Two days later, I leave for home and get a text with a photo of my niece and nephew “meeting” the little girl and her babydoll at the hotel after she was released from the hospital. I’m not going to show it here because I don’t have a release from her parents, but suffice to say, I cried when I saw all three of them together and smiling.
Soooo, everyone, it’s summer swimming pool season. Please be vigilant. This was one of two bright spots (wedding, too!) in a horrific week for Orlando. Watch those swimmers, and if they don’t know how to swim, keep them in floaties whenever they’re near the pool. The one shown below snaps behind the child’s back, so they can’t take it off themselves.
Remember, a child slips below the surface without making noise. Be watchful, and listen for silence.
35 thoughts on “Summer Life Saving”
I’m glad you did this for her. When I first moved to Florida, I couldn’t find a rock to throw at my neighbor when I need one. We don’t have rocks here unless they’re imported.
Lots of sand, though. Very tiny rocks. 😀
Scary story, told well. A constant worry for those of us with pools.
Yes, we all became hypervigilant every time we were at the pool from then on. Glad we’ll just be a group of adults at your pool this Saturday. 😀
What an amazing post: tradition, travel, family, adventure, drama, romance, rescue–four star!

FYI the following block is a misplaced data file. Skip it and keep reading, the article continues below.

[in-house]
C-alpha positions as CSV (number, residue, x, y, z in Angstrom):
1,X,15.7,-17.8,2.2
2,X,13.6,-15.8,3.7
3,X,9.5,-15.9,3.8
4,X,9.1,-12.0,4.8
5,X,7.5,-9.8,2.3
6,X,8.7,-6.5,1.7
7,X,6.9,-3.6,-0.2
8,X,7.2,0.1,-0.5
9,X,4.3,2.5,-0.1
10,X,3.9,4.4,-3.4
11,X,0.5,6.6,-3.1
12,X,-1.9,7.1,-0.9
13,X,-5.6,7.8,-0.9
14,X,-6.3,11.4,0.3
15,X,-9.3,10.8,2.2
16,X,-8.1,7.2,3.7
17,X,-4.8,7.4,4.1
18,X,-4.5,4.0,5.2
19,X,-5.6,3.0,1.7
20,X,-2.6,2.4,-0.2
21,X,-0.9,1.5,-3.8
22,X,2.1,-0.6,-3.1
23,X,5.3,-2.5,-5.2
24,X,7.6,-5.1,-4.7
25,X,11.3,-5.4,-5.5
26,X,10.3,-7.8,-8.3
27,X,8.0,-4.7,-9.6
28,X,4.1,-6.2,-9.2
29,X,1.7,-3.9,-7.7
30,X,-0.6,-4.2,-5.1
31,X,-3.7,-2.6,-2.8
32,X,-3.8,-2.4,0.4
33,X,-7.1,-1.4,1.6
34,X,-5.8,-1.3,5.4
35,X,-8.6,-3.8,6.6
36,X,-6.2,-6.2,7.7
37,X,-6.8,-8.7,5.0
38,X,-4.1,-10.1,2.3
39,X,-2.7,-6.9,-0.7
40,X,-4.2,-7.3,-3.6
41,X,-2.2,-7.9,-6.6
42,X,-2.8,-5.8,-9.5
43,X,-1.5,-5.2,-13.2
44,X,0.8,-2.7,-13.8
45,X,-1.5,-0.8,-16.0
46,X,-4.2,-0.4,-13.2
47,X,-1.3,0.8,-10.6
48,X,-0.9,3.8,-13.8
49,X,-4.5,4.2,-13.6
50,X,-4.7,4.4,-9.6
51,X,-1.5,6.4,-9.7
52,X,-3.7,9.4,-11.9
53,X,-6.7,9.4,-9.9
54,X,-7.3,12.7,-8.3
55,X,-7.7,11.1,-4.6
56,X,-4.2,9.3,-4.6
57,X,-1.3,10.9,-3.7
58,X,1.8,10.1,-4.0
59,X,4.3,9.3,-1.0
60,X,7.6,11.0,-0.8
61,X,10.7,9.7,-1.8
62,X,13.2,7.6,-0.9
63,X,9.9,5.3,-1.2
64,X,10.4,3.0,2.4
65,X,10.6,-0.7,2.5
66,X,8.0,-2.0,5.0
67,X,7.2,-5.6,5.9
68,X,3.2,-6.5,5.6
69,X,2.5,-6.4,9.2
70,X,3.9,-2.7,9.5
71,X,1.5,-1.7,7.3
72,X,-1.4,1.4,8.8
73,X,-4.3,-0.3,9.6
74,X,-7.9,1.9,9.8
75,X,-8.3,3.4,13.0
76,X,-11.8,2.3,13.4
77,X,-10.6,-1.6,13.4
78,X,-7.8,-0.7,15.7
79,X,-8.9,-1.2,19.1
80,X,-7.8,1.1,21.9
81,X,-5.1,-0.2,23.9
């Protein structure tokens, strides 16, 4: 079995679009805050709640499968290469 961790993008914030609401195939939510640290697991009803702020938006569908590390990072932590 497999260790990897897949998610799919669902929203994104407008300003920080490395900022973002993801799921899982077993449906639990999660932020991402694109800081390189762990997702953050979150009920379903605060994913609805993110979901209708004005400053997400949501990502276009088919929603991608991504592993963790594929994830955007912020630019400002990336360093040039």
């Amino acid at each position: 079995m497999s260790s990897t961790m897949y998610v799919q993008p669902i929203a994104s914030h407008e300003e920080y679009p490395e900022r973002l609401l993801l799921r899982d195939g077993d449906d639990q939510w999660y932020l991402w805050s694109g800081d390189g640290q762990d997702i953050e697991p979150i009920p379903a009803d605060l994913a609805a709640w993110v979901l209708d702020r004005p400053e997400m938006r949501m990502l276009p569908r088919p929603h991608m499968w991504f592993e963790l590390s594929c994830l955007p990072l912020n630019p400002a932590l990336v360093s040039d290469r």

Not quite Shakespeare, though. Perhaps I should have tried to write it in iambic pentameter.
This is the Shakespeare Made Easy summary of his lost play “Floridian Dream”
A profound post that is a reminder that we are connected in ways that unfold with each step we take!
So true. I’ve been thinking about that quite a bit lately.
What a story! I don’t think Orlando could take yet another tragedy. I so glad the little girl is okay.
Yes, she was a very bright spot in our stay.
Jilanne, that is powerful, a needed reminder of how we can make powerful, positive difference to the world. Much needed, as an antidote to the evidence of hatred and destruction. It’s also hugely cheering to hear about the wonderful eccentricities (aren’t we all!) of people. Rock on!
Yes to being a positive influence. And yes to eccentricity!
And yes to artistic endeavours, which often provide both of the above……..had a couple of days of musical/dance events which I attended, and, in our current tendency to inward looking in the UK, fear and distrust of ‘the other’ etc, I was particularly moved by music and dance from pan-European, Indian and Arabic origins, as well as from this country. Music such a language of connection! It all made me feel HUMAN and connected to a wider humanity.
I think the arts are a fantastic way to connect across cultures, one reason why I think children should receive an arts as well as “academic” education. Appreciation of other cultures across the board. Bridges not walls. Yes!
Eeek! So scary about the little girl. I had a close call when I was a kid. I wasn’t the best swimmer until I took lessons, because I was determined to get over my fear. I was inching along the edge of the pool and I lost my grip, then started thrashing and gulping down tons of water. My dad was asleep in the pool chair and there was nobody else there. I managed to find the edge of the pool again and hauled myself up. I marched over to my dad and told him what happened, then demanded swimming lessons! 😉
Oh, you were sooooo lucky. I shudder to think of what could have happened. So glad you took matters into your own hands. That’s the spirit!
So fortunate that your niece and nephew were there! And good to hear a happy ending for a change after the stories that have been dominating the news for the last couple of weeks. 🙂
Yes, we needed some good news. So happy for the little girl and her family!